Can't Stop the Madness: A Dad Tries to Stop Overreacting
The latest 'Father Figuring' column
Do all parents overreact? Or is it just me? I’ve tried to stop, but I can’t!
I think it starts the day they are born. Maybe it’s innate, this desire to protect this thing you’ve created.
My first remembrance of my parental overexuberance was when my second daughter, Lucy, was about 2 months old. Her older sister, Bailey, was 3.
As we were learning to maneuver this new man-to-man defense, I picked up our baby when I got home from work one day and cradled her on my shoulder. I immediately noticed a stench. I called for my wife.
“Lucy smells horrible. It’s coming from her ear.”
Lisa sniffed. “That’s bad! I wonder if she has an infection.”
We gave her a bath, which seemed to help the smell, but when we woke her for an 11 p.m. feeding, it had returned.
We were convinced this was serious, perhaps some sort of brain-eating bacteria or an ear fungus. Our minds were filled with worst-case scenarios.
The next day we bathed her again and took her to the doctor’s office. Our regular pediatrician didn’t have an opening so we saw the new guy. He looked to be about 22.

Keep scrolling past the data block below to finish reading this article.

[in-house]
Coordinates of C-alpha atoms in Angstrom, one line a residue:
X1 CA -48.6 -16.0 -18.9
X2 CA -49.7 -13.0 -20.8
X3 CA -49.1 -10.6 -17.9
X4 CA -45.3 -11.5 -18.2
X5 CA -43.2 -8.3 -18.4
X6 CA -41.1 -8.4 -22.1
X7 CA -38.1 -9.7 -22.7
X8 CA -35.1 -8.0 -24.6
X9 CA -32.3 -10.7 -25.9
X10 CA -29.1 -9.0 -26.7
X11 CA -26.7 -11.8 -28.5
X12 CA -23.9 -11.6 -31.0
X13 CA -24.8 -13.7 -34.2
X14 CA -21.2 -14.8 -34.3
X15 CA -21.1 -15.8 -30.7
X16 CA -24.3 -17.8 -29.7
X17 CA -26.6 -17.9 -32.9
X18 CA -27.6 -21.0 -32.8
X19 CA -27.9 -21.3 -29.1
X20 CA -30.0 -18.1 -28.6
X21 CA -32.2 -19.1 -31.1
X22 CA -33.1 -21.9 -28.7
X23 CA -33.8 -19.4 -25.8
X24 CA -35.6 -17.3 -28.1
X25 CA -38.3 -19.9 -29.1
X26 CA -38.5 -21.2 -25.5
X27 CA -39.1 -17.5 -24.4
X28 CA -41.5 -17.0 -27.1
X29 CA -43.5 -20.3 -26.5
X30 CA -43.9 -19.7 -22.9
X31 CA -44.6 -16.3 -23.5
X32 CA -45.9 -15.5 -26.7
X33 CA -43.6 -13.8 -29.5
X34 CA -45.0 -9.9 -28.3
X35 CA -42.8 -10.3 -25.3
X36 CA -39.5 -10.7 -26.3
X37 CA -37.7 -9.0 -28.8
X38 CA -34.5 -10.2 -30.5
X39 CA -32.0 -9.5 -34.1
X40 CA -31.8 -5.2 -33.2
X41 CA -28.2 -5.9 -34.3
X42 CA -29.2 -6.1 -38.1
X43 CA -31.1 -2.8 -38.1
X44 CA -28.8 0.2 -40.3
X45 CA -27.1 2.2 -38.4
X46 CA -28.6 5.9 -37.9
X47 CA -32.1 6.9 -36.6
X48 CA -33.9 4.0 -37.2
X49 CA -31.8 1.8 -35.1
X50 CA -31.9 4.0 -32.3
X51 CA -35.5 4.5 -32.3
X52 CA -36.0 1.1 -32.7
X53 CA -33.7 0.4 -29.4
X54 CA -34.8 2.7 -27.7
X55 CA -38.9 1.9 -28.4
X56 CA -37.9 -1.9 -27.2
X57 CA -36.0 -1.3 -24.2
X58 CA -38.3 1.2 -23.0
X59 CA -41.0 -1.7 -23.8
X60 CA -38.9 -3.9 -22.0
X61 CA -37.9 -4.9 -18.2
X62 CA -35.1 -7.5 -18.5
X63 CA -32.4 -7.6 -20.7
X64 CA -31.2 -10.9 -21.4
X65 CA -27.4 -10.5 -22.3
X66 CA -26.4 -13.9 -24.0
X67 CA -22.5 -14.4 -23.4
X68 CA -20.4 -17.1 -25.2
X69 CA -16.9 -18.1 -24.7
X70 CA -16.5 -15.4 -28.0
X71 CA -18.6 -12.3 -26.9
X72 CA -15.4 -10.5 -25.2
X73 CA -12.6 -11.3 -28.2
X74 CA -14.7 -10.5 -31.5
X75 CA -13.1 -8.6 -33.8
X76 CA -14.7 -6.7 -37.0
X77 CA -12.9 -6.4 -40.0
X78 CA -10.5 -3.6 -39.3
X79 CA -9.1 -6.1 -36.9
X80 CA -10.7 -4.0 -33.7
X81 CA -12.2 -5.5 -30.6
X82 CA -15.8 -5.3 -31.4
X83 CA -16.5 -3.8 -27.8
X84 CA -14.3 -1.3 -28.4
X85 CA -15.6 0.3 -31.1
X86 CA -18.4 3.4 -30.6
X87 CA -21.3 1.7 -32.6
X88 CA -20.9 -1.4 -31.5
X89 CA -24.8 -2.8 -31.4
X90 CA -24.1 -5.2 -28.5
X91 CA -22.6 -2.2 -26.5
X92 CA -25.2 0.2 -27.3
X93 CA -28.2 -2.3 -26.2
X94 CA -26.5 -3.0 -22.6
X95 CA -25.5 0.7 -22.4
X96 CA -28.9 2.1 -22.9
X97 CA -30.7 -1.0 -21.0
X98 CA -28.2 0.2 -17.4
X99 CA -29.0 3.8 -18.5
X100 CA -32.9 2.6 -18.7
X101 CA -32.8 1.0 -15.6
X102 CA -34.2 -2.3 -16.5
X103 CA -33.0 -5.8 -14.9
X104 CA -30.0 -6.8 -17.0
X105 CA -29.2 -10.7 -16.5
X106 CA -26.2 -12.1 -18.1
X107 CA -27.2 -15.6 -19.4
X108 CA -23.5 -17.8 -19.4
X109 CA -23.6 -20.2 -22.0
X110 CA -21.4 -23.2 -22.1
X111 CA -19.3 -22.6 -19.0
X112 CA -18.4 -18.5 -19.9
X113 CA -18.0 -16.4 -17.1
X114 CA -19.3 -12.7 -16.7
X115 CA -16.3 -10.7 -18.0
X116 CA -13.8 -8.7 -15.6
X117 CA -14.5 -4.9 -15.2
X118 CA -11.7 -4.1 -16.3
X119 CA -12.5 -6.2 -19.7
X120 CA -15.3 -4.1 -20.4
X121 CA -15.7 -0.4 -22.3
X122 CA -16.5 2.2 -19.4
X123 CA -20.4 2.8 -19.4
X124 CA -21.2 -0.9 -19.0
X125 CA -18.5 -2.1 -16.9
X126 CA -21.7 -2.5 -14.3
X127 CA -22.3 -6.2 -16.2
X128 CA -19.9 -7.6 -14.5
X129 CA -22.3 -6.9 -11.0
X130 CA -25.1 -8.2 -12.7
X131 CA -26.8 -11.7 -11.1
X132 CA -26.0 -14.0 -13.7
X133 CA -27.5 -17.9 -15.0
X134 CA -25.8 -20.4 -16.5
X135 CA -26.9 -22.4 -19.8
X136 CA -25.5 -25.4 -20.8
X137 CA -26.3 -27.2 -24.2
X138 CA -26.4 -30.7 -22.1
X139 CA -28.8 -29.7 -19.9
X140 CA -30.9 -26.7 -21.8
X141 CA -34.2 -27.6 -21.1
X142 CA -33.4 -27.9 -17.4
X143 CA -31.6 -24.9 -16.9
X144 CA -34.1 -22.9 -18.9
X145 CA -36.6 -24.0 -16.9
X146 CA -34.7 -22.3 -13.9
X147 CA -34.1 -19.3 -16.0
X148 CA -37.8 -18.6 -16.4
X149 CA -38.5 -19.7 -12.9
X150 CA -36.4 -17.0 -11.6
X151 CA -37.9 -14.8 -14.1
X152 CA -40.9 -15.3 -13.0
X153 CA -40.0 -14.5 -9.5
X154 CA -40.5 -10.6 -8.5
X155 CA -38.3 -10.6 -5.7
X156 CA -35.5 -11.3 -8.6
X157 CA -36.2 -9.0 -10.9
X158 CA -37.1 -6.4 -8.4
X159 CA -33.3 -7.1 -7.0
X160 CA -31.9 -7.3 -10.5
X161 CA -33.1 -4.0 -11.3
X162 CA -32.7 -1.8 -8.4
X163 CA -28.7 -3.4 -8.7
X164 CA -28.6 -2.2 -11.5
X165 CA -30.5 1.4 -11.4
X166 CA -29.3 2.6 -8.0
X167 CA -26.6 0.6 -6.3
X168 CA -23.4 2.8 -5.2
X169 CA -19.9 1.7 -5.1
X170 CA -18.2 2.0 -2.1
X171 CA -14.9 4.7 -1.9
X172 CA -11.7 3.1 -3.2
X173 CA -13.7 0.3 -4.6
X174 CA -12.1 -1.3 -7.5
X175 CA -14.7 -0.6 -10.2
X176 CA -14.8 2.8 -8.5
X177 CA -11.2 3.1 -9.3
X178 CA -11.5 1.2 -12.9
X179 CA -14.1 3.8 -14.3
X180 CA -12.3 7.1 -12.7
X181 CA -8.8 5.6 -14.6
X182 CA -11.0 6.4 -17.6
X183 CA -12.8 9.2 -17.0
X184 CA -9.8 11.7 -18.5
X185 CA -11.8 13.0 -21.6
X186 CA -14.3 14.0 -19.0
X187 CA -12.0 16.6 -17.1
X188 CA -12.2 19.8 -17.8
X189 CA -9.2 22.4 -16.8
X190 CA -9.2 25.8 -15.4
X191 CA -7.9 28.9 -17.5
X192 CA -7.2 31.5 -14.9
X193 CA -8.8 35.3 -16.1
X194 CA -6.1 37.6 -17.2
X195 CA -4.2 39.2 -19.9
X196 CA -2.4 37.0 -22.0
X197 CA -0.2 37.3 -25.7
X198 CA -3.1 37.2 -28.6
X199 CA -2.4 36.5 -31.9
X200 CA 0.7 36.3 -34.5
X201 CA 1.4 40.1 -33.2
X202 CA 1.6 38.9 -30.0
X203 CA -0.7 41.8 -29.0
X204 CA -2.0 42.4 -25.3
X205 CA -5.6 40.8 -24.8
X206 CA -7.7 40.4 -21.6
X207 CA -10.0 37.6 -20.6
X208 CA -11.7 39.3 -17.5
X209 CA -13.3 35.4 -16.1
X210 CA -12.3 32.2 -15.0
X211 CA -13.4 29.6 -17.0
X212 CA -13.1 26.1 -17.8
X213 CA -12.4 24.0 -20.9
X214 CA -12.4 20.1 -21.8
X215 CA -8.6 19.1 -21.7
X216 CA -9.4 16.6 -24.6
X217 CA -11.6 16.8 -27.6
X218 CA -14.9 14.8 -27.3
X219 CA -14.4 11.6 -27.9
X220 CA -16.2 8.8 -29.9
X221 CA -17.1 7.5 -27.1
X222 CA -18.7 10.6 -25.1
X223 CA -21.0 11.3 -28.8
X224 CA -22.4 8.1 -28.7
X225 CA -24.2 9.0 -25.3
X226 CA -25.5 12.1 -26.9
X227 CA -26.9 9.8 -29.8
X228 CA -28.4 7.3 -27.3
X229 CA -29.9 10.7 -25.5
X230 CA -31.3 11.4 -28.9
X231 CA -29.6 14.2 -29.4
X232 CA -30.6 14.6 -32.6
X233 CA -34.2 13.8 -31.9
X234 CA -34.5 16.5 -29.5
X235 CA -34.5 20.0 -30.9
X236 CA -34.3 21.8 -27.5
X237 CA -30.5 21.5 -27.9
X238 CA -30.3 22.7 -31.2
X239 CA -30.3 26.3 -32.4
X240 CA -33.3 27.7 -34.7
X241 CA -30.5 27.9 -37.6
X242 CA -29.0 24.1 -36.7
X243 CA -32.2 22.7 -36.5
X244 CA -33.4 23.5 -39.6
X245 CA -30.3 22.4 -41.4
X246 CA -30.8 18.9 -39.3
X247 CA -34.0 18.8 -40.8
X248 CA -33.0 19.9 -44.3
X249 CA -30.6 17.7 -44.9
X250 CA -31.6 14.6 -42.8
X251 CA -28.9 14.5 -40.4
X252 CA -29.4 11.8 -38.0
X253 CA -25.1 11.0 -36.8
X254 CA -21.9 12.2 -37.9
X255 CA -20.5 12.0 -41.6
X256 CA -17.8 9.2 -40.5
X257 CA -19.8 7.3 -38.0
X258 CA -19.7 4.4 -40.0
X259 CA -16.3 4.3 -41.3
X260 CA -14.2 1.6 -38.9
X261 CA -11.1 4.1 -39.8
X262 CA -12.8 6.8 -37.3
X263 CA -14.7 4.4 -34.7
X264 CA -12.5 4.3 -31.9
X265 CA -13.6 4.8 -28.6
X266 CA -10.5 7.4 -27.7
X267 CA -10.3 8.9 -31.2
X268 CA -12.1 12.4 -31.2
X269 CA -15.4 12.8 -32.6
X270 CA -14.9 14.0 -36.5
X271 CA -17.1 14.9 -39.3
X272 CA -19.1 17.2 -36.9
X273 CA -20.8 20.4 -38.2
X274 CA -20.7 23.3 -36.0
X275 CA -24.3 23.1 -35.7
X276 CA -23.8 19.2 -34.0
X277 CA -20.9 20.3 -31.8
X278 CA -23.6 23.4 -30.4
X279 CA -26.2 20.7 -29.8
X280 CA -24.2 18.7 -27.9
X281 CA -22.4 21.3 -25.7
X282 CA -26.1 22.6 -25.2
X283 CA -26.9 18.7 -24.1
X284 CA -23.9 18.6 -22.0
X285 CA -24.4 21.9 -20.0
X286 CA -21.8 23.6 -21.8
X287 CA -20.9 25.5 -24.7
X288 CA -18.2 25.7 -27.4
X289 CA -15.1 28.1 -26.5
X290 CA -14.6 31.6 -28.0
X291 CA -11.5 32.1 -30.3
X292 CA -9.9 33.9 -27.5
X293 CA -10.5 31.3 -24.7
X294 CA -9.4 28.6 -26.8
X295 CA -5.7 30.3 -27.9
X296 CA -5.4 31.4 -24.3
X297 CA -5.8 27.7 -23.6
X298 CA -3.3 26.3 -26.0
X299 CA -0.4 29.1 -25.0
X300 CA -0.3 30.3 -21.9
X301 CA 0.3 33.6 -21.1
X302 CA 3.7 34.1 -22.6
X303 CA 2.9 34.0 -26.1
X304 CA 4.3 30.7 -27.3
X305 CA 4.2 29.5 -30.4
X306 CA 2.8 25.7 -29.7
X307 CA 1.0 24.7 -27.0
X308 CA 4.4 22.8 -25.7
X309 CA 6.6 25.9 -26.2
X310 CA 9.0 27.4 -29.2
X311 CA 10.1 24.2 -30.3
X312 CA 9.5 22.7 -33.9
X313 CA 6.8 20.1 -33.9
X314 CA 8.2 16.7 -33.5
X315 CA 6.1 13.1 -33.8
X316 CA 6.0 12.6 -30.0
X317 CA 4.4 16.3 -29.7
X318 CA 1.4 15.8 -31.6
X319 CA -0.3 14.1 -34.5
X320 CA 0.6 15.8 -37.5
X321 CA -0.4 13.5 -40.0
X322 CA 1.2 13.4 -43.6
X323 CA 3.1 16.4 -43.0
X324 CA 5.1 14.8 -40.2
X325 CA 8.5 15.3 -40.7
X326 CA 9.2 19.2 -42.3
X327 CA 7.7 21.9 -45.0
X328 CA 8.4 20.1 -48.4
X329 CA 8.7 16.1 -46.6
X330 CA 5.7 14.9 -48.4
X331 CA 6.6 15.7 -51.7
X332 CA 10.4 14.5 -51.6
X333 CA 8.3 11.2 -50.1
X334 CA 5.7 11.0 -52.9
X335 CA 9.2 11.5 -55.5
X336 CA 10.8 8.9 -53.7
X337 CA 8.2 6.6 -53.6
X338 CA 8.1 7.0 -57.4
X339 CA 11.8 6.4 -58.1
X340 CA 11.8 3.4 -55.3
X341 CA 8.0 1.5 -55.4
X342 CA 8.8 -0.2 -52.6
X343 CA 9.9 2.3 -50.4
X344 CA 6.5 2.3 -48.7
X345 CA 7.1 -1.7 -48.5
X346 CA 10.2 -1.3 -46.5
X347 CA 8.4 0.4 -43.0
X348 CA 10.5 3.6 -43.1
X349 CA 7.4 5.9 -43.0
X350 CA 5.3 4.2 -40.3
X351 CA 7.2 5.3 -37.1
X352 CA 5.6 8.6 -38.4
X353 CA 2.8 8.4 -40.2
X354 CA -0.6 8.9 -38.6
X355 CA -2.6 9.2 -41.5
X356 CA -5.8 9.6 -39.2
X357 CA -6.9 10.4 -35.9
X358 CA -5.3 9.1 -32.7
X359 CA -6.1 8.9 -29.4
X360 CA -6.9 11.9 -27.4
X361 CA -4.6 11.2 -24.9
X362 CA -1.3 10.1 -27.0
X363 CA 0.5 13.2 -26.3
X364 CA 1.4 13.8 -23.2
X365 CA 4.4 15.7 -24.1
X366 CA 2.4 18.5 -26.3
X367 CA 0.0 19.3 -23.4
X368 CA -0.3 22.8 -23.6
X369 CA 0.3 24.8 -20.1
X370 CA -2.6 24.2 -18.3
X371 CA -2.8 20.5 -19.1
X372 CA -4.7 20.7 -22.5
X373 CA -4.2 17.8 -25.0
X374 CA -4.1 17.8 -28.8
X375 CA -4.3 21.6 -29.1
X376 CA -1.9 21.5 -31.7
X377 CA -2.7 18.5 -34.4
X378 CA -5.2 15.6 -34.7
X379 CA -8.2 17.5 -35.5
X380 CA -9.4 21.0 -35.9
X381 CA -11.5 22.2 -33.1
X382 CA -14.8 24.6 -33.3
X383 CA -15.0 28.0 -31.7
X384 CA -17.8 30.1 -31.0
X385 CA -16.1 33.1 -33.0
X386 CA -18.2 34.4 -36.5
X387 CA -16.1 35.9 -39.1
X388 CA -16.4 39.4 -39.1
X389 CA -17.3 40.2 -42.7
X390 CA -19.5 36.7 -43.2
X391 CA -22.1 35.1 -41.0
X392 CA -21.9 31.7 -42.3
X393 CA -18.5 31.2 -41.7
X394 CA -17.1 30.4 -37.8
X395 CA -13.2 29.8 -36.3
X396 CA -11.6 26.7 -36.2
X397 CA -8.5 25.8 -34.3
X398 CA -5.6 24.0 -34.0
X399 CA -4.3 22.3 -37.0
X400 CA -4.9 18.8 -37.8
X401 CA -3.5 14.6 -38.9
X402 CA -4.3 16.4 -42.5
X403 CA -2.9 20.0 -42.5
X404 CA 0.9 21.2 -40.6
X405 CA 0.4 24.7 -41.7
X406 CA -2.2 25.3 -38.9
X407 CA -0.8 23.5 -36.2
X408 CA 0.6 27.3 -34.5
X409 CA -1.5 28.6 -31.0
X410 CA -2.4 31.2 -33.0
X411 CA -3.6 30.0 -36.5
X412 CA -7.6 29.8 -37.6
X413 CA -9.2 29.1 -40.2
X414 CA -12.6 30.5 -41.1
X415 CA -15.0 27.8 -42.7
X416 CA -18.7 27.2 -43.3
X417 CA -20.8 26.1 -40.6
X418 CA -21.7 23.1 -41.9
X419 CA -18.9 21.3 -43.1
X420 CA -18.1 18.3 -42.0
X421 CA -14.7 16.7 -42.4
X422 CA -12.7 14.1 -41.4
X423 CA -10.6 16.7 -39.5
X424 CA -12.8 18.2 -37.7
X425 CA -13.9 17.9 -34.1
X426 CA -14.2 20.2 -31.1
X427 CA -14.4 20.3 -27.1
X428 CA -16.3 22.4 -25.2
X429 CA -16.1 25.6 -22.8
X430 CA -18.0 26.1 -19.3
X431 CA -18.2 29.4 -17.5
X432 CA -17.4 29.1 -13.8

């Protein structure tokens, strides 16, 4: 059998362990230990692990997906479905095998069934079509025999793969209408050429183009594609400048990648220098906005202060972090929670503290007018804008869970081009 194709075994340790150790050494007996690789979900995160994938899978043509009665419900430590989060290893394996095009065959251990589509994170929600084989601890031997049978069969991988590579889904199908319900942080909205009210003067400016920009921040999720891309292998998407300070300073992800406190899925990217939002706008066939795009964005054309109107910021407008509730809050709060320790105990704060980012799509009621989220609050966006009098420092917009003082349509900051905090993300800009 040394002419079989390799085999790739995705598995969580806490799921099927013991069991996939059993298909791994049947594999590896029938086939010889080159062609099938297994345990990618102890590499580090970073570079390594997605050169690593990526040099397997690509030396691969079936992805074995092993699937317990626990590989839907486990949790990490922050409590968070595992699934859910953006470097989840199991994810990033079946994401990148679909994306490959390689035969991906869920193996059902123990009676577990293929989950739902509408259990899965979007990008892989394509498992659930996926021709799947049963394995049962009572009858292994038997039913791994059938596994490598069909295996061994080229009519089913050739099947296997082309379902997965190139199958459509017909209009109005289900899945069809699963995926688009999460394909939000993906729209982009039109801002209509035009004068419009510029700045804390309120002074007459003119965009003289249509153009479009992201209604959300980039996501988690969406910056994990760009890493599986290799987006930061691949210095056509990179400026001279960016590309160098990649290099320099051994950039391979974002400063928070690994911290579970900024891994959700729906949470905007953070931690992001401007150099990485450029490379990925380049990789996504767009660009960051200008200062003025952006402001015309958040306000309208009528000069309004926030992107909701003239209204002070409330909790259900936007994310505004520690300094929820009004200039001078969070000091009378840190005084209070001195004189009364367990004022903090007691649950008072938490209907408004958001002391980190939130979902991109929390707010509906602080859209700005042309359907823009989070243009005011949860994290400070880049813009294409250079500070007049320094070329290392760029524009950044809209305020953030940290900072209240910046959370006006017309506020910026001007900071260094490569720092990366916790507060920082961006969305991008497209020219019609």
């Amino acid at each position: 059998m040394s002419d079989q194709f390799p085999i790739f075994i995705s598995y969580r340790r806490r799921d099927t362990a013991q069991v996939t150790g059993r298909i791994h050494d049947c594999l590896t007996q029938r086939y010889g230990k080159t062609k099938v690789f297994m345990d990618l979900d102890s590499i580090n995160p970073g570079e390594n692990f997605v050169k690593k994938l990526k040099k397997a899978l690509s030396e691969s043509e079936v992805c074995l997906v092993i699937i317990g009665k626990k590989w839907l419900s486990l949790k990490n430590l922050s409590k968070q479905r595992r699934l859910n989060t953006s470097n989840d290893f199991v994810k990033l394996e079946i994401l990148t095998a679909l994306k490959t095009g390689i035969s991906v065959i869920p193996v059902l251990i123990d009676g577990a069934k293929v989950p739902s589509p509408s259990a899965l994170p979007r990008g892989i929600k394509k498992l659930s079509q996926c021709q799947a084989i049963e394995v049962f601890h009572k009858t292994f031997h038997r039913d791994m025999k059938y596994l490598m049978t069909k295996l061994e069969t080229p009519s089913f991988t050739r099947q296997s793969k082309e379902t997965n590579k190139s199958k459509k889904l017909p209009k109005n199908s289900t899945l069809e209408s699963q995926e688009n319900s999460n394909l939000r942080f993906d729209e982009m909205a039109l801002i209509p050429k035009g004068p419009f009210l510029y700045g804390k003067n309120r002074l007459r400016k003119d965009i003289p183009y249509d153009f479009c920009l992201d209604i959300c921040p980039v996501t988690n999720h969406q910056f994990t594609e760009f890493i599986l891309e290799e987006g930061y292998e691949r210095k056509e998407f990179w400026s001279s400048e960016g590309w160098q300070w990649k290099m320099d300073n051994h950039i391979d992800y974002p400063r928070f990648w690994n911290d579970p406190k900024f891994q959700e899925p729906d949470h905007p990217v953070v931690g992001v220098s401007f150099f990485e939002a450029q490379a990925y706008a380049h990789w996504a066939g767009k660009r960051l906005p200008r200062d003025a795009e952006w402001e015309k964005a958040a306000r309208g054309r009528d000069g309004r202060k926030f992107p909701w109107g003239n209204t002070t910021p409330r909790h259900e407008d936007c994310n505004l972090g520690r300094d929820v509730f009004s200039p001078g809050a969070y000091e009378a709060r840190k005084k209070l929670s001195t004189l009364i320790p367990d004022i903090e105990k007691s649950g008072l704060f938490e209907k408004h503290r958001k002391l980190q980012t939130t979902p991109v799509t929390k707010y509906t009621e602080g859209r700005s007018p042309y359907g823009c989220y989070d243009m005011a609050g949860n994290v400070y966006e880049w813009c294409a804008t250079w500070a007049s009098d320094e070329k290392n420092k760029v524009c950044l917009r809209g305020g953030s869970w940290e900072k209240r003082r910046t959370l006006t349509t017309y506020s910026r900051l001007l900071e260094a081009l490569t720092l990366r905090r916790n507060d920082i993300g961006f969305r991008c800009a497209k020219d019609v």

He held our infant and took a deep sniff, “I don’t smell anything.” He looked in her ears, “I don’t see anything.”
I pressed him. He smelled again. He looked again. Nothing.
“Maybe her sister put something in her ear. Like a pea. Maybe it has disintegrated.”
“Or maybe you are a moron,” I thought. We didn’t even like peas!
We came back home and interrogated Bailey. “Did you put something in your sister’s ear?”
“Yes!” our 3-year-old giggled.
“What did you put in there?”
“I didn’t put anything in her ear.”
She was not a reliable witness.
We put our clearly sick child to bed for her nap. I will admit, she didn’t smell as bad as she had the night before, and she seemed as happy as a lark. But when she woke, the odor was back.
One critically important note: Lucy was an incessant slobberer. If we removed her bib for any length of time, her onesie would soak with spit.
As I rocked our “sick” yet amazingly content baby, a light went off in my head. I got into her crib and began to explore like a bloodhound. Aha! Although Lucy’s sheets had been washed, her mattress pad had not been. And the drool had left a horrible odor. Her little ear would lay flat on the bed and the smell would permeate it.
Our child was healed! We could rest. The hysteria would cease … for the moment.
It returned when Bailey was bullied — I use that term loosely — in preschool. And again when a tooth had to be extracted. And again when the girls weren’t invited to a classmate’s birthday party, got their license, went on their first date … you get the picture. I’ve tried to stop the madness. I can’t. I guess I just love them way too much.
Bruce Ham, who lives in Raleigh, started writing after losing his wife and raising his three daughters on his own. He has written a book, “Laughter, Tears and Braids,” about their journey, and writes a blog about his family’s experiences at therealfullhouse.wordpress.com.